Democratic candidates Vicki Almond, Jim Brochin and Johnny Olszewski Jr. and Republicans Al Redmer Jr. and Pat McDonough have all expressed support of Israel and said they would pursue legislation blocking companies that support the boycott, divestment and sanctions movement against Israel from doing business with Baltimore County government.
Last fall, Gov. Larry Hogan issued an executive order barring firms that support the BDS movement from doing business with state entities. Twenty-five states have now enacted anti-BDS legislation. As for the county executive candidates, they differ on whether they would unilaterally issue an executive order or work with the county council on legislation.
At a recent forum held at Beth El Congregation in Pikesville, Almond said her years on the council and working closely with the Baltimore Jewish Council and The Associated: Jewish Community Federation of Baltimore showed her that partnerships are important.
“I would certainly be with Israel if there were anything that we were to do,” she said. “I don’t think it would be an executive order — it would be in conjunction with the county council because we have to really work together on these very important issues.”
As a state senator serving District 42, Brochin, who is Jewish, co-sponsored anti-BDS legislation. “We always have to have Israel’s back,” he said.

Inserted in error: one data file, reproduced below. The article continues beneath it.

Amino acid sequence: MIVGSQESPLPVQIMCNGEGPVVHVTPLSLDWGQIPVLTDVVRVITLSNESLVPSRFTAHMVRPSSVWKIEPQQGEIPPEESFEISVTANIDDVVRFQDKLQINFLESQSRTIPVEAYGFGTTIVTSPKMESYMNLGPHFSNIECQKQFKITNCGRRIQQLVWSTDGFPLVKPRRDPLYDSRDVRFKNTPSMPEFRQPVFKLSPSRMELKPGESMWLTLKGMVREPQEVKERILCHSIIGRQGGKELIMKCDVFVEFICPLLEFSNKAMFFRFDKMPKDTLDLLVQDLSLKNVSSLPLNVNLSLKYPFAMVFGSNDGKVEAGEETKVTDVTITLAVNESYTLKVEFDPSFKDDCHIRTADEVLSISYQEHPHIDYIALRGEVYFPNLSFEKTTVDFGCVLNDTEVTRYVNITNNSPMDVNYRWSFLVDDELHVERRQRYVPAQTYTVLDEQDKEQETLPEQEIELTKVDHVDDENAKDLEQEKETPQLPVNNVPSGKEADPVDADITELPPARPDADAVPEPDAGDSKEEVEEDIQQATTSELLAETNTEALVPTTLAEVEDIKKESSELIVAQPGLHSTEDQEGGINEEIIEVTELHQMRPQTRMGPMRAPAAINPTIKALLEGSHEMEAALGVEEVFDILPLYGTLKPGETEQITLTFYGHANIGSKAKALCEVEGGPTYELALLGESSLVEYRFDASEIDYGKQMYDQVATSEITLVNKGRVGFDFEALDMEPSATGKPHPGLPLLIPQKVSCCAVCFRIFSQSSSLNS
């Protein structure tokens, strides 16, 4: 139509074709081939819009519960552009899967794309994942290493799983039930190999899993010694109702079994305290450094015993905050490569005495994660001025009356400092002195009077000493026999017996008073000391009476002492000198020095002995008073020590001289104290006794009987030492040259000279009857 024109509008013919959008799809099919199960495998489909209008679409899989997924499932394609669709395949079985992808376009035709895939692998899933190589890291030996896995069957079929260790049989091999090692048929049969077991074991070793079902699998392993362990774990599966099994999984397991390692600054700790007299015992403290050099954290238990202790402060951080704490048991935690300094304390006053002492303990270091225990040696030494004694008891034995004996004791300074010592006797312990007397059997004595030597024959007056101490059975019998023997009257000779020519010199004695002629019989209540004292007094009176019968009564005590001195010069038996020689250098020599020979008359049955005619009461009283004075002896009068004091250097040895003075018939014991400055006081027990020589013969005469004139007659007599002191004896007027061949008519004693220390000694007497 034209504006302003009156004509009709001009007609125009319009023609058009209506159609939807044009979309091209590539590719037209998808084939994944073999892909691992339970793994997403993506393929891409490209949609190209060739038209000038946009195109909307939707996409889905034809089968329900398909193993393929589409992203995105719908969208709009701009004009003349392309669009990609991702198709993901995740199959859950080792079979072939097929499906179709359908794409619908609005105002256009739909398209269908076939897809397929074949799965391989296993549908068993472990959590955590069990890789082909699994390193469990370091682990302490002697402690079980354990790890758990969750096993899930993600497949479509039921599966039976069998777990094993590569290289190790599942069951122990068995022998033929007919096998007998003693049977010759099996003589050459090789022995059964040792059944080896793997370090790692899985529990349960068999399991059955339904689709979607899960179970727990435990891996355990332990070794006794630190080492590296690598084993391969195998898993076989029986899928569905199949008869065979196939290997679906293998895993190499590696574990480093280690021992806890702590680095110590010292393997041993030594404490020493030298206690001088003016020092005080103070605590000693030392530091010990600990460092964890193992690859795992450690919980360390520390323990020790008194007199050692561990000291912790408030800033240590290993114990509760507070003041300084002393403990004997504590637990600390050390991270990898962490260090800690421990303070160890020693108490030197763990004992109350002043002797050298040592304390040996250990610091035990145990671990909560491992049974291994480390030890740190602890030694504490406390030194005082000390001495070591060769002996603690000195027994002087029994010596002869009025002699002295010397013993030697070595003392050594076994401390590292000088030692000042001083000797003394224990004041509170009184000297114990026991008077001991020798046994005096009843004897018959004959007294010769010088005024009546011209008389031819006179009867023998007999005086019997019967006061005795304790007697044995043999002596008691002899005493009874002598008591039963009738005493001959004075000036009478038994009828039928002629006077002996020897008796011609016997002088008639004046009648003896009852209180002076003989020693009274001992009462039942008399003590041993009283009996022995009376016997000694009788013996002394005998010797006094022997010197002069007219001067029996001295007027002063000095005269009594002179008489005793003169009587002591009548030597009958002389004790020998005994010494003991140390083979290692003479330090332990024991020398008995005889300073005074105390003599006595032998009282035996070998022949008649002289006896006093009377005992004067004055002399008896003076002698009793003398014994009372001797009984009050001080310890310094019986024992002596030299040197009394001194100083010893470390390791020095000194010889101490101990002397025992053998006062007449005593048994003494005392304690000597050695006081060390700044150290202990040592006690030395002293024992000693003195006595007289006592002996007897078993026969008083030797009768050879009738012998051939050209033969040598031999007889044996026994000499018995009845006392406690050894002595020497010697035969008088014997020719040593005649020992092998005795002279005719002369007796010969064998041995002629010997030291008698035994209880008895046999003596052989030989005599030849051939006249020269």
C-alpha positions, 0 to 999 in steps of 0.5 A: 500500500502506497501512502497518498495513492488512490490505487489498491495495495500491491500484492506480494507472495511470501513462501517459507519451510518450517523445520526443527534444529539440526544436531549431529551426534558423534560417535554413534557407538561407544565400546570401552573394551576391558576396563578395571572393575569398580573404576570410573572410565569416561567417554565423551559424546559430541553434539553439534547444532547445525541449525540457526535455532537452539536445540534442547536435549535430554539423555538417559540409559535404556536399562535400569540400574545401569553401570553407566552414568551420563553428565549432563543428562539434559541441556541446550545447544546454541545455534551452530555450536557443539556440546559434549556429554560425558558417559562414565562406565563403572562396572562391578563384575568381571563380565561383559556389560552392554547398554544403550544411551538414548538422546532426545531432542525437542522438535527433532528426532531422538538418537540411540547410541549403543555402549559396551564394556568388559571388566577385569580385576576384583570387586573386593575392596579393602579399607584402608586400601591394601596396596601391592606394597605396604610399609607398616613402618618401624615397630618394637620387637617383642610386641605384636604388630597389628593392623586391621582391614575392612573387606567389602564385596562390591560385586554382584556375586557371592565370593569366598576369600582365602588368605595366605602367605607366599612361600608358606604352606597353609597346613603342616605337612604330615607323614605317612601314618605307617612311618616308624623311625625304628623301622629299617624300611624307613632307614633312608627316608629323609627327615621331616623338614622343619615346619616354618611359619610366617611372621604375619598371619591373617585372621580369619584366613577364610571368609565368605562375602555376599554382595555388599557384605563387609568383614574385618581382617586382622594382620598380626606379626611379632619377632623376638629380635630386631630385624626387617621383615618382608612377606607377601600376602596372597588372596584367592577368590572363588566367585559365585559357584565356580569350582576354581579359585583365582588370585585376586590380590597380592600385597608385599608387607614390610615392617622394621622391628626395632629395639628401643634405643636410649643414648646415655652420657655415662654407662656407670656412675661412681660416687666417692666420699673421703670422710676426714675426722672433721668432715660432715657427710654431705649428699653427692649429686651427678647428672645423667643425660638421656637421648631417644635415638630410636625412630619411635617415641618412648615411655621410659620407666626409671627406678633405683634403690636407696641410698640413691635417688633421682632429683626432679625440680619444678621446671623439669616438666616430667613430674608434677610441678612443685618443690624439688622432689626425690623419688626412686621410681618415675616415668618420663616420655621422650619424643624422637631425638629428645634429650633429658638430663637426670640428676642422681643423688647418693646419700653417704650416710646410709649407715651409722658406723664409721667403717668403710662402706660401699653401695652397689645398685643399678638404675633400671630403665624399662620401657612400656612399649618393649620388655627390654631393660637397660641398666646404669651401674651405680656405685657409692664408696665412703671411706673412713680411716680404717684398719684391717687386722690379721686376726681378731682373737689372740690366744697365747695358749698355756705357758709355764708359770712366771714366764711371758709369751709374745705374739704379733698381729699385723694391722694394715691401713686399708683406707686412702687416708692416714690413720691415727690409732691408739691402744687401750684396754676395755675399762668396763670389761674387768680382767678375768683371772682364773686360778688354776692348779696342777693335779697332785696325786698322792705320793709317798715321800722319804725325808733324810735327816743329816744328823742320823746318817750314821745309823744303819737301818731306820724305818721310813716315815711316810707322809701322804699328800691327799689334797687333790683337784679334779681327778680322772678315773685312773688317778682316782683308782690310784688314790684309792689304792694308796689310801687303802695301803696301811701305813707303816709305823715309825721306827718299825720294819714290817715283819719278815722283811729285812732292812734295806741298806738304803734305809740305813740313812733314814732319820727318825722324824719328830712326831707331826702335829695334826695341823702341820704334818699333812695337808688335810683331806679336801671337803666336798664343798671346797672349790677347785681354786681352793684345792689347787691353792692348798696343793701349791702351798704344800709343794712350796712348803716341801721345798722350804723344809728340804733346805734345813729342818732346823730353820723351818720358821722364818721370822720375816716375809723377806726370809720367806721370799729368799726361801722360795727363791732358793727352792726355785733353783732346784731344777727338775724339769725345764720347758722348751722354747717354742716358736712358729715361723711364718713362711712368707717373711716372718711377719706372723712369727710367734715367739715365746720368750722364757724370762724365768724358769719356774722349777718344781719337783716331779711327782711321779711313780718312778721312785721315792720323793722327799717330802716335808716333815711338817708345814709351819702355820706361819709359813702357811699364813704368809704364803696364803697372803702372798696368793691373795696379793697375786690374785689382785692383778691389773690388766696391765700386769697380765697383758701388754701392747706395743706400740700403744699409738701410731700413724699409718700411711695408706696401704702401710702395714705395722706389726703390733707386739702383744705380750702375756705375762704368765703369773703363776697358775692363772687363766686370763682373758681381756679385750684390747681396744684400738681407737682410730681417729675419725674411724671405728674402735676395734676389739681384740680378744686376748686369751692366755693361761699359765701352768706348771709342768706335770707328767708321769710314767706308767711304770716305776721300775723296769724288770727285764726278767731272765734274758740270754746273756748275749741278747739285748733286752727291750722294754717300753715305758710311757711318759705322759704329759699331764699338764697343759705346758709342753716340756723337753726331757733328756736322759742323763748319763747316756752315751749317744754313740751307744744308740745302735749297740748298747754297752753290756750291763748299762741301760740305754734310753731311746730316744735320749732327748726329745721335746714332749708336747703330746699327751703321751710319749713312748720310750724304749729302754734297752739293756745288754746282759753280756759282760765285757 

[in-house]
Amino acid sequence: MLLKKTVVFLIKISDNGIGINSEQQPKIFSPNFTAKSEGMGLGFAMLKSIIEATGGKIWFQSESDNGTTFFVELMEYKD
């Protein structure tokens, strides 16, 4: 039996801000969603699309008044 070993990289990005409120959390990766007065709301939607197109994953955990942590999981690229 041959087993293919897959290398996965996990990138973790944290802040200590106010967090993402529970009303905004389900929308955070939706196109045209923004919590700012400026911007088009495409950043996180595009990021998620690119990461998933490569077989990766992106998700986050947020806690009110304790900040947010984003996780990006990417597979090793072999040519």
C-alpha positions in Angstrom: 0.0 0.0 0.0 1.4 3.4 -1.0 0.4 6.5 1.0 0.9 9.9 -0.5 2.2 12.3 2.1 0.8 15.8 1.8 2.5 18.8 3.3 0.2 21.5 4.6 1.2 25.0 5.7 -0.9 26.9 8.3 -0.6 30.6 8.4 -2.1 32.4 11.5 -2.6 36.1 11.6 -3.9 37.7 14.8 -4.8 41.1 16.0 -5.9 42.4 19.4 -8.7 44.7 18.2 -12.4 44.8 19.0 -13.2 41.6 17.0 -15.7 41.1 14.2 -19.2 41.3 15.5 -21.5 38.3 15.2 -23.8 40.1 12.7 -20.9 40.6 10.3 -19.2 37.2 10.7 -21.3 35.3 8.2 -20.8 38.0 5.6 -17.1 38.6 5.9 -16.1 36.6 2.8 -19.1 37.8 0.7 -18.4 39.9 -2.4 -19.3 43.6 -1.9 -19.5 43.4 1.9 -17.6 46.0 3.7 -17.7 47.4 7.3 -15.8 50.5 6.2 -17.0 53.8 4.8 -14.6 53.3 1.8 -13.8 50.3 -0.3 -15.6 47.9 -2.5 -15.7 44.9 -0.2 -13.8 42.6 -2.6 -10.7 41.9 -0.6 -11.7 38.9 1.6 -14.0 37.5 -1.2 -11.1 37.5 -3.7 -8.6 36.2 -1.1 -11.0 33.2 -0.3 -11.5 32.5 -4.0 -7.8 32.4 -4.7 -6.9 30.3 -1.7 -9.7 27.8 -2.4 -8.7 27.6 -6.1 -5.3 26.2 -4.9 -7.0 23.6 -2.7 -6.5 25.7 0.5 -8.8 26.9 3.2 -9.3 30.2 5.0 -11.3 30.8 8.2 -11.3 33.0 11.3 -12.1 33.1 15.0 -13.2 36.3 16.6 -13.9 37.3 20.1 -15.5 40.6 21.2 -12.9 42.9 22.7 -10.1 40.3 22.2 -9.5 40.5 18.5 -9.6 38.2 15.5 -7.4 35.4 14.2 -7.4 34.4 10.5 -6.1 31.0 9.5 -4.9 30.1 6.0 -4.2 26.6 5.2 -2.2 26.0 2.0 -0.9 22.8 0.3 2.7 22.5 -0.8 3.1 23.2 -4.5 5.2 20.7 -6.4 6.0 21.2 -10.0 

“I would work with the council to make sure we pass this, but if there’s any resistance from the council I have no problem with issuing an executive order,” he said. “Israel has a right to its own self-determination and we shouldn’t be living in world where other countries are talking about destroying it all the time and trying to economically boycott it.”
McDonough, calling himself “an aggressive supporter of Israel,” said that as a District 7 state delegate he had also voted for anti-BDS legislation in the General Assembly.
“Israel is our greatest ally and our best friend and I will stand up for Israel,” he said. “If it comes before me as county executive, I will try to work with the county council to pass it. If not, I will issue an executive order. That’s how strongly I feel about it.”
Olszewski, a former 6th District state delegate and schoolteacher, said that Baltimore-area leaders should “stand with Israel.”
“I think that we can also do a similar type executive order,” he said. “My preference would be working with the county council to have legislation passed. That is something we would do in collaboration with the stakeholders with the council.”